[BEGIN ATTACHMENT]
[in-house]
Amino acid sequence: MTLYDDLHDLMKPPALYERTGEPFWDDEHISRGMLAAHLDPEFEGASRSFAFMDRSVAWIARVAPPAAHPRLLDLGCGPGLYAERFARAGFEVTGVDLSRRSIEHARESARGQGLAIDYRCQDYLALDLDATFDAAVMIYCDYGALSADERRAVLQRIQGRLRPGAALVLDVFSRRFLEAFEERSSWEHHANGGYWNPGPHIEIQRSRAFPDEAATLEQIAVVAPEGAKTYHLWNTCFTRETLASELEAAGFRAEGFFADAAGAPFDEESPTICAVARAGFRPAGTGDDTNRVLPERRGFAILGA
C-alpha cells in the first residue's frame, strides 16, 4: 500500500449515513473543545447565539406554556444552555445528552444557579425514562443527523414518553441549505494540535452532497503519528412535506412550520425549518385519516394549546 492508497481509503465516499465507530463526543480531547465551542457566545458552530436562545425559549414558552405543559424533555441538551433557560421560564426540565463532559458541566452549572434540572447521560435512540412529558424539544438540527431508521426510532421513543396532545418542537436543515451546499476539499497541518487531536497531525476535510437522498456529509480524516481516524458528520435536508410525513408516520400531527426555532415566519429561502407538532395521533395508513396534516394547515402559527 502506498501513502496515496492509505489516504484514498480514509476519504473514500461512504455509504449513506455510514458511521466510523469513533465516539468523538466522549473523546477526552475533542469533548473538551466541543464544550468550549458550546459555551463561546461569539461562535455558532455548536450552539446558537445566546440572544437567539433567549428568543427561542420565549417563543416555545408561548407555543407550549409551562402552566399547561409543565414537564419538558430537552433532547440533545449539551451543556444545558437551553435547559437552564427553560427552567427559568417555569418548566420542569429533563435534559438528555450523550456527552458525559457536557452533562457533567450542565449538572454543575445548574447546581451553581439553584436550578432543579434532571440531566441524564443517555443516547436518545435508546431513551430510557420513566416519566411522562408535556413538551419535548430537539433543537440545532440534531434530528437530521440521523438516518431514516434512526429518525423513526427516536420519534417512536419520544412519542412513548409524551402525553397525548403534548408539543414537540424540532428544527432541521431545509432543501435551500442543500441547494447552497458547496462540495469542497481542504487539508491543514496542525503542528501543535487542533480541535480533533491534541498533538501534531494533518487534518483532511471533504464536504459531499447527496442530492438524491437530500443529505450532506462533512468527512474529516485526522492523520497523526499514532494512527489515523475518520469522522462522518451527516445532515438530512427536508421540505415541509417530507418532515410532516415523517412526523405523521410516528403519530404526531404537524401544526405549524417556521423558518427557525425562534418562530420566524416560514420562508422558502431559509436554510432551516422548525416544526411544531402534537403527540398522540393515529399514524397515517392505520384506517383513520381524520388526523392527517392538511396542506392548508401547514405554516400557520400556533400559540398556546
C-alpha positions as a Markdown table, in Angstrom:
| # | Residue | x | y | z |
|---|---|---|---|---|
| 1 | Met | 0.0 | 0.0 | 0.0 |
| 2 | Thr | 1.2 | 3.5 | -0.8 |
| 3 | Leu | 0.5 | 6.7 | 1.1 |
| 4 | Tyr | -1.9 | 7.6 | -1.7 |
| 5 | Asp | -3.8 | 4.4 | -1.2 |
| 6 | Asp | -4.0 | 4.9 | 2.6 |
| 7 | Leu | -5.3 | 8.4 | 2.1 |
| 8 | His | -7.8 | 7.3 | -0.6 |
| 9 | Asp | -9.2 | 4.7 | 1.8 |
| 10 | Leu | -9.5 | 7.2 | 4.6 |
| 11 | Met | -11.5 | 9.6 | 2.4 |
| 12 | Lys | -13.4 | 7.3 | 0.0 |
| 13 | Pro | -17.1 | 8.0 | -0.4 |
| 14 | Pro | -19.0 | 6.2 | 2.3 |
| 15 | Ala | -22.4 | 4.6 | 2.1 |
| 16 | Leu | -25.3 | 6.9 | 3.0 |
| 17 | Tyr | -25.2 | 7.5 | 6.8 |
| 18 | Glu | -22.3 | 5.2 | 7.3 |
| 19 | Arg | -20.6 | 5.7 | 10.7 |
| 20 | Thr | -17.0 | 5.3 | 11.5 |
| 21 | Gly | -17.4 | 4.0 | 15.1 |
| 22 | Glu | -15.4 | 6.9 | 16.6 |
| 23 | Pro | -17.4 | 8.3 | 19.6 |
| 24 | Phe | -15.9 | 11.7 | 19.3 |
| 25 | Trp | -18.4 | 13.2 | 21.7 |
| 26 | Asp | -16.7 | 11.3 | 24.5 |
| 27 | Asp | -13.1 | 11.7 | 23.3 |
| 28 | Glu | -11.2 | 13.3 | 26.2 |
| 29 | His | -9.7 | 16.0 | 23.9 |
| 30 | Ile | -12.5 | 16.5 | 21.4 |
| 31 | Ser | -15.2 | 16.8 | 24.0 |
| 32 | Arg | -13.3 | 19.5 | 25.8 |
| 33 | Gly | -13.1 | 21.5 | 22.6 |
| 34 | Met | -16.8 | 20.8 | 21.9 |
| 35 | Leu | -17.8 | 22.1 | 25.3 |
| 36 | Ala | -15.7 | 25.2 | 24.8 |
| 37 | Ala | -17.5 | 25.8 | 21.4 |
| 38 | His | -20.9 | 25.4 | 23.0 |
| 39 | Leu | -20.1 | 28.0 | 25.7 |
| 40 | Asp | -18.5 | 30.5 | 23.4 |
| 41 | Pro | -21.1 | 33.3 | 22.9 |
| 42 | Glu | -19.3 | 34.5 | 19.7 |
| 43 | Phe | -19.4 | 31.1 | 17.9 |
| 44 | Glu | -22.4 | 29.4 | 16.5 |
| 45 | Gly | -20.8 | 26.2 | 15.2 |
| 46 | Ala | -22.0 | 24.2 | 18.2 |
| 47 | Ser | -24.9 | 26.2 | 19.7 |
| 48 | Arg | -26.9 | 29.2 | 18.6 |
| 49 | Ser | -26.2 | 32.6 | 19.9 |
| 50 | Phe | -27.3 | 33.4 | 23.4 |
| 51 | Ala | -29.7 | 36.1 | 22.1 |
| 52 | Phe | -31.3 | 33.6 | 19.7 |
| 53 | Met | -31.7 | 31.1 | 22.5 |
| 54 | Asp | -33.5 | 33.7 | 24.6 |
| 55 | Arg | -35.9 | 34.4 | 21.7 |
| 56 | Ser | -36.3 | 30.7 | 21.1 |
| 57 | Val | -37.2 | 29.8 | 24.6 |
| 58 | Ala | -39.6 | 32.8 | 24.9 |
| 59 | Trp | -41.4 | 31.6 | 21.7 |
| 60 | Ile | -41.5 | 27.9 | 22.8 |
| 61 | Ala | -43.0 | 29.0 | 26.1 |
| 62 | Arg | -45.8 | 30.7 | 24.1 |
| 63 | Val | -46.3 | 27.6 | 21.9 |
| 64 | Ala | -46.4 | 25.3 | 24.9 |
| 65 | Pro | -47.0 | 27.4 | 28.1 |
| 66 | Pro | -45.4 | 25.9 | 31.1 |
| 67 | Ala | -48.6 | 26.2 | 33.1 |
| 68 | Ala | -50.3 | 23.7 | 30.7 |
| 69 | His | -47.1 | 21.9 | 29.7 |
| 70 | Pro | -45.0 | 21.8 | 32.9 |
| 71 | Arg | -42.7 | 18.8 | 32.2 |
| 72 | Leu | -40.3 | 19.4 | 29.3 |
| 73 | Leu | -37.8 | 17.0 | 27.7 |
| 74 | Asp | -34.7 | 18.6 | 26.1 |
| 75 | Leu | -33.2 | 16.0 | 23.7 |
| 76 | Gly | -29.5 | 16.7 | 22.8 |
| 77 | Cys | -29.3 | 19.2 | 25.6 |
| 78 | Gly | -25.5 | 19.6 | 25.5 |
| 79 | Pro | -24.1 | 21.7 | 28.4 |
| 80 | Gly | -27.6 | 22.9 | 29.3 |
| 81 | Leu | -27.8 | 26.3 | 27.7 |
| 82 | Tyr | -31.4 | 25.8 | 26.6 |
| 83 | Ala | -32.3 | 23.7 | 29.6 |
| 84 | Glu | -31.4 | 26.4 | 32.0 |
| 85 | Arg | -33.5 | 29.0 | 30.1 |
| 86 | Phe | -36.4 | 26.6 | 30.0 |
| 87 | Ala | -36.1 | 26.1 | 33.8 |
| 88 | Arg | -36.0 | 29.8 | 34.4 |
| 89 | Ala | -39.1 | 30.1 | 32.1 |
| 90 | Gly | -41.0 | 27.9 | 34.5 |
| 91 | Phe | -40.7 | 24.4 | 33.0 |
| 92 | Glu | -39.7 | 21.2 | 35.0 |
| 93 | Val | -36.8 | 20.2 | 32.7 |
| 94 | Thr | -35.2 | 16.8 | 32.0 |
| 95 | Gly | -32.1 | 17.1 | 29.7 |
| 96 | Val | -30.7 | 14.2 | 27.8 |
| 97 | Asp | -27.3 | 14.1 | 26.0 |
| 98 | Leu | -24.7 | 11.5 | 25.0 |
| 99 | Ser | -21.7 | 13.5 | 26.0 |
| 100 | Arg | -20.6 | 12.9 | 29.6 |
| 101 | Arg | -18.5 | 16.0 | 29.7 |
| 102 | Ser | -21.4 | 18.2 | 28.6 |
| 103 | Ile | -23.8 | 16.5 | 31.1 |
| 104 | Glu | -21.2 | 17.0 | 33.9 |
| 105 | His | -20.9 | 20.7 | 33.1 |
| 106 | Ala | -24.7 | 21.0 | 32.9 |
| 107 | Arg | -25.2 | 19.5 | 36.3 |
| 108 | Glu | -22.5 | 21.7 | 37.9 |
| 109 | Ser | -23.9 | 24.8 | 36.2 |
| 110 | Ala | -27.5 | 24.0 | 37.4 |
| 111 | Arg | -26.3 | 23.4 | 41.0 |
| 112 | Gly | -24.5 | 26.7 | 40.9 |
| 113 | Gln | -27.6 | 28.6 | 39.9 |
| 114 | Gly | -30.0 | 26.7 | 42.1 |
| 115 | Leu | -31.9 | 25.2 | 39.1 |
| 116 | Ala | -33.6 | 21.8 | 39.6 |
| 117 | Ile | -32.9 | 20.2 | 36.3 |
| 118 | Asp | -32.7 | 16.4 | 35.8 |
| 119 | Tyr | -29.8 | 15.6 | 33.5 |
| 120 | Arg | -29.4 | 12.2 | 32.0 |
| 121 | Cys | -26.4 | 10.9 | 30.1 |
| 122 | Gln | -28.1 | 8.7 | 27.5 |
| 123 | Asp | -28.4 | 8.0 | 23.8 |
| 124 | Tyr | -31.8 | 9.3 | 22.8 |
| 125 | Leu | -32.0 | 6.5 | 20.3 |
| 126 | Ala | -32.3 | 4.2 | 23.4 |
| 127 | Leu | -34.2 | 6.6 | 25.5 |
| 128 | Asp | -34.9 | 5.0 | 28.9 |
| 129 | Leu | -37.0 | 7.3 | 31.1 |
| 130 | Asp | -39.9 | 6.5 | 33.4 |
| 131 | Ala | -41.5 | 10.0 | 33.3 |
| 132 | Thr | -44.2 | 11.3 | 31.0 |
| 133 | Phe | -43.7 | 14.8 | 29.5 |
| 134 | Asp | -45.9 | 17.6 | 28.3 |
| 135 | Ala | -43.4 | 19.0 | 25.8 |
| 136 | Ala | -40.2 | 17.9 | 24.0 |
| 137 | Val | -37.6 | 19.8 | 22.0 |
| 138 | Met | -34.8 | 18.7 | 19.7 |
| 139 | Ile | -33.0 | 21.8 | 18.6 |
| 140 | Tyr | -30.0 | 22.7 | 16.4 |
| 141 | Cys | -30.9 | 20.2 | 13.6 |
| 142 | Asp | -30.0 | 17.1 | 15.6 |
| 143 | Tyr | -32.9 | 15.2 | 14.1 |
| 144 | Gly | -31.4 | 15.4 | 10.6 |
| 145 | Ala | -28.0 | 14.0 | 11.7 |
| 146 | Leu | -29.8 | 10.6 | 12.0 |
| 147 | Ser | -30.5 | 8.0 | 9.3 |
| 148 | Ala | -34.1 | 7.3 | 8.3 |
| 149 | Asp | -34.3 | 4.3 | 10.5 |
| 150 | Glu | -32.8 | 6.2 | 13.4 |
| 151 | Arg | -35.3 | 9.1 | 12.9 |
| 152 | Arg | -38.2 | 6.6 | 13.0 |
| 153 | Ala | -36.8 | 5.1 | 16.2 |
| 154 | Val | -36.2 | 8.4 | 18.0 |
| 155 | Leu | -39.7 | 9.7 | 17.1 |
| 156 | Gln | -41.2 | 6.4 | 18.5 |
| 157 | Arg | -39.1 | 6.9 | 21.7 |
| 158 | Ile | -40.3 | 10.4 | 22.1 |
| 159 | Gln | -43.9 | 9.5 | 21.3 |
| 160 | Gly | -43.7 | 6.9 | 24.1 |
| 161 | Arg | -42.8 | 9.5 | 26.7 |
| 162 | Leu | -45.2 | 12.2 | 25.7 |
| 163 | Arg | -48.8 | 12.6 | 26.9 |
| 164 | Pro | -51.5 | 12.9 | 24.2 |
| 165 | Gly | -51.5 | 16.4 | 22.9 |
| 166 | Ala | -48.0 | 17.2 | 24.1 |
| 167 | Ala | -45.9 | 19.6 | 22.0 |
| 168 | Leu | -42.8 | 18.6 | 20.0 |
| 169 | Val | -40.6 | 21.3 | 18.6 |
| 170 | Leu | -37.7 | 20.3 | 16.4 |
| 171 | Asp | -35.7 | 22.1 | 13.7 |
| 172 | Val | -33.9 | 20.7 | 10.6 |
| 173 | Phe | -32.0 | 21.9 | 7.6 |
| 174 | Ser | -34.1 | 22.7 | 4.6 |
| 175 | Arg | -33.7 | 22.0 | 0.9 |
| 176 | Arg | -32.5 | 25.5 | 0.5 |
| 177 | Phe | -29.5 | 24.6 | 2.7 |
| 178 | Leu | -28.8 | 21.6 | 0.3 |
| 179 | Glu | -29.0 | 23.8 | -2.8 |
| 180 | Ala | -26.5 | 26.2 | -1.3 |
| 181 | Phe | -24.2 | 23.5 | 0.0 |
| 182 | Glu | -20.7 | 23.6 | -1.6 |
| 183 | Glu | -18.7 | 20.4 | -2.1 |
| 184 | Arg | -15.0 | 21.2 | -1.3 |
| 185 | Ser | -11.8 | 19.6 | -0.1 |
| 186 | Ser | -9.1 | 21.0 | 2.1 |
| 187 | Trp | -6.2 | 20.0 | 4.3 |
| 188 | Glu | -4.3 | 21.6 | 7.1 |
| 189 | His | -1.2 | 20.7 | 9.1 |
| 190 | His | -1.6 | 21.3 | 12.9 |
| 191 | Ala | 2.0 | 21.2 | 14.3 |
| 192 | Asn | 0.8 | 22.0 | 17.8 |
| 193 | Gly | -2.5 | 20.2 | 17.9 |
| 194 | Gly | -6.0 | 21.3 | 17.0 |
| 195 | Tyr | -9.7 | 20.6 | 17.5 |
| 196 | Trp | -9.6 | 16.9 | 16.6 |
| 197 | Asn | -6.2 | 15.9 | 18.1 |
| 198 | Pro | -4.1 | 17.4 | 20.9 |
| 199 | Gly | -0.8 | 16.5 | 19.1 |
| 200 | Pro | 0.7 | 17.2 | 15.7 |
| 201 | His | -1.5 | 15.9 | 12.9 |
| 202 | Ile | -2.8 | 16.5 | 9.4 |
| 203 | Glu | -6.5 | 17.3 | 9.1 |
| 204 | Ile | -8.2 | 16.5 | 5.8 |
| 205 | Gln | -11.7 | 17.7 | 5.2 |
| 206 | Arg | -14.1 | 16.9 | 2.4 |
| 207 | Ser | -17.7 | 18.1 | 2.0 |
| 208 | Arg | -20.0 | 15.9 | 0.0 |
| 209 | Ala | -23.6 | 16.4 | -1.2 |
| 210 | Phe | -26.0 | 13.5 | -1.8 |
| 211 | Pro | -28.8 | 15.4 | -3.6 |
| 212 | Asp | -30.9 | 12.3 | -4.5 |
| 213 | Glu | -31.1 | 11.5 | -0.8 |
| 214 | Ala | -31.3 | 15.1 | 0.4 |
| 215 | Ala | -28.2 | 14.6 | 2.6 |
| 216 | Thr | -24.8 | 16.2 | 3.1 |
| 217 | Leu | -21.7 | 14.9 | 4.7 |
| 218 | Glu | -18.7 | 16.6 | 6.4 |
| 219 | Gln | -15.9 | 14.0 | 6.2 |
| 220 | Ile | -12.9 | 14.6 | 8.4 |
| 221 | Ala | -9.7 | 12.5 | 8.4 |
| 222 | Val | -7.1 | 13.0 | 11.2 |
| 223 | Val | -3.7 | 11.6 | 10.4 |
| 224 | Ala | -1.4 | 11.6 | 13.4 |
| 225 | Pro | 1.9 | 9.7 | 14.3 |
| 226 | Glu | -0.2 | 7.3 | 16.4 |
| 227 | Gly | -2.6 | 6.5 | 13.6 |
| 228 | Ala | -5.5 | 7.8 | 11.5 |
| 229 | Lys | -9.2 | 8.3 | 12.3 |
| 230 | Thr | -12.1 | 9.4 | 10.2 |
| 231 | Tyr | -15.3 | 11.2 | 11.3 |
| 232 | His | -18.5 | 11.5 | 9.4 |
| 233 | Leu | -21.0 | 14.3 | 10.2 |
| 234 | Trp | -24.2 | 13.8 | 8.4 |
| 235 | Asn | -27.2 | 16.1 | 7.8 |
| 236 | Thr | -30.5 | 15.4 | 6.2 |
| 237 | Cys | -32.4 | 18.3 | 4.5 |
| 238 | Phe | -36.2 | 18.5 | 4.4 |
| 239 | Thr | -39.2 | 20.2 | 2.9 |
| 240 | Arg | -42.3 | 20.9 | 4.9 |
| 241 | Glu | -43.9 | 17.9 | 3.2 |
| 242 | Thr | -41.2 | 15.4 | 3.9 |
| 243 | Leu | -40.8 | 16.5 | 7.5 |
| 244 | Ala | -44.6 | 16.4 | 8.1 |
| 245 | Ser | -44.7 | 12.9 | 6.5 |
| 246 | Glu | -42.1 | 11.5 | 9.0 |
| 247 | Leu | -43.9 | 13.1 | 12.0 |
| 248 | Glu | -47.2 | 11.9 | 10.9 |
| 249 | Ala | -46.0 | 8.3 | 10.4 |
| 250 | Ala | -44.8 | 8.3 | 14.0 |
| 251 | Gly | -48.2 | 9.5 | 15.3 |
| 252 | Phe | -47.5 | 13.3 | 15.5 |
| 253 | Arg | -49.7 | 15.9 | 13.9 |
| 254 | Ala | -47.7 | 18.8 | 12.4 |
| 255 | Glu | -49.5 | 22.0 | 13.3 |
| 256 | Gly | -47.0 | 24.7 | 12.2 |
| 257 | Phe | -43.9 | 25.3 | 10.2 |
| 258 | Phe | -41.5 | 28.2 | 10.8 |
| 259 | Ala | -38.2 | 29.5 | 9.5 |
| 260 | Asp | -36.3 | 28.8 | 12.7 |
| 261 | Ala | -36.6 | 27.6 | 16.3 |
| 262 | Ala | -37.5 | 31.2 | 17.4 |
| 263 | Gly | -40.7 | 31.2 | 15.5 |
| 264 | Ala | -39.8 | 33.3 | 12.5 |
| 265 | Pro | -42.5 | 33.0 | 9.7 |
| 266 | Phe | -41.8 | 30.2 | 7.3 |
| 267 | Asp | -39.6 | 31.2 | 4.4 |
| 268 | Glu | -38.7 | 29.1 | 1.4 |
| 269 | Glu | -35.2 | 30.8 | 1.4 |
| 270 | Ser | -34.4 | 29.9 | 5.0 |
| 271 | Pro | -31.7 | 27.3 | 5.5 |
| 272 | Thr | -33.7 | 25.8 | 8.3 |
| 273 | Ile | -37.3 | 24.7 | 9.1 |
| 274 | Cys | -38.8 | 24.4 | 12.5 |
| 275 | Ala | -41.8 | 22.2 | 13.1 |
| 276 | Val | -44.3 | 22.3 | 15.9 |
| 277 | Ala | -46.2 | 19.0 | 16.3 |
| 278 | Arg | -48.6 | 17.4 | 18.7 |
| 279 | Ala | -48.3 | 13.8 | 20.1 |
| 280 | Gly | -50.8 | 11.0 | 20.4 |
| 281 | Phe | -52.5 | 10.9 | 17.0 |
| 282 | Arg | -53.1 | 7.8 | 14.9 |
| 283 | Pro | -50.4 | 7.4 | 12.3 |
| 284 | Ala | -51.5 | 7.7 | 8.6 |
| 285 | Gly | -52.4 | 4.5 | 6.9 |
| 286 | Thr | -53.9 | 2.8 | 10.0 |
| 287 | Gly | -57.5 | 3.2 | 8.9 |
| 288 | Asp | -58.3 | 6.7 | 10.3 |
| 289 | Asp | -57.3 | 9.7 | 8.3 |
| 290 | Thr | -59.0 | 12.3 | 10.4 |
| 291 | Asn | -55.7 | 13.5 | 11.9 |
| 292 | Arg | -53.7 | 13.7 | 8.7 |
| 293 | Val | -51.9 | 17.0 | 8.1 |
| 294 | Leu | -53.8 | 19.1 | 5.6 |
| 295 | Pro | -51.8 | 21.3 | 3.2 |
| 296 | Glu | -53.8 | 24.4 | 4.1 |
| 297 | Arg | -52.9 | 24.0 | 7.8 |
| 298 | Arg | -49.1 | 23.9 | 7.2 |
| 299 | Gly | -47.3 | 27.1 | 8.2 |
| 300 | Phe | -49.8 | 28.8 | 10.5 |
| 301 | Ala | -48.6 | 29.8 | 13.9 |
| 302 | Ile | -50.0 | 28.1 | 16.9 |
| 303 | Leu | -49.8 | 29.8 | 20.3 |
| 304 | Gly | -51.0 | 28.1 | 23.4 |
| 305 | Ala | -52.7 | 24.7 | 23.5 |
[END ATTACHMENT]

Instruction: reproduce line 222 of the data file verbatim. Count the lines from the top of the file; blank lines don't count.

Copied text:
| 216 | Thr | -24.8 | 16.2 | 3.1 |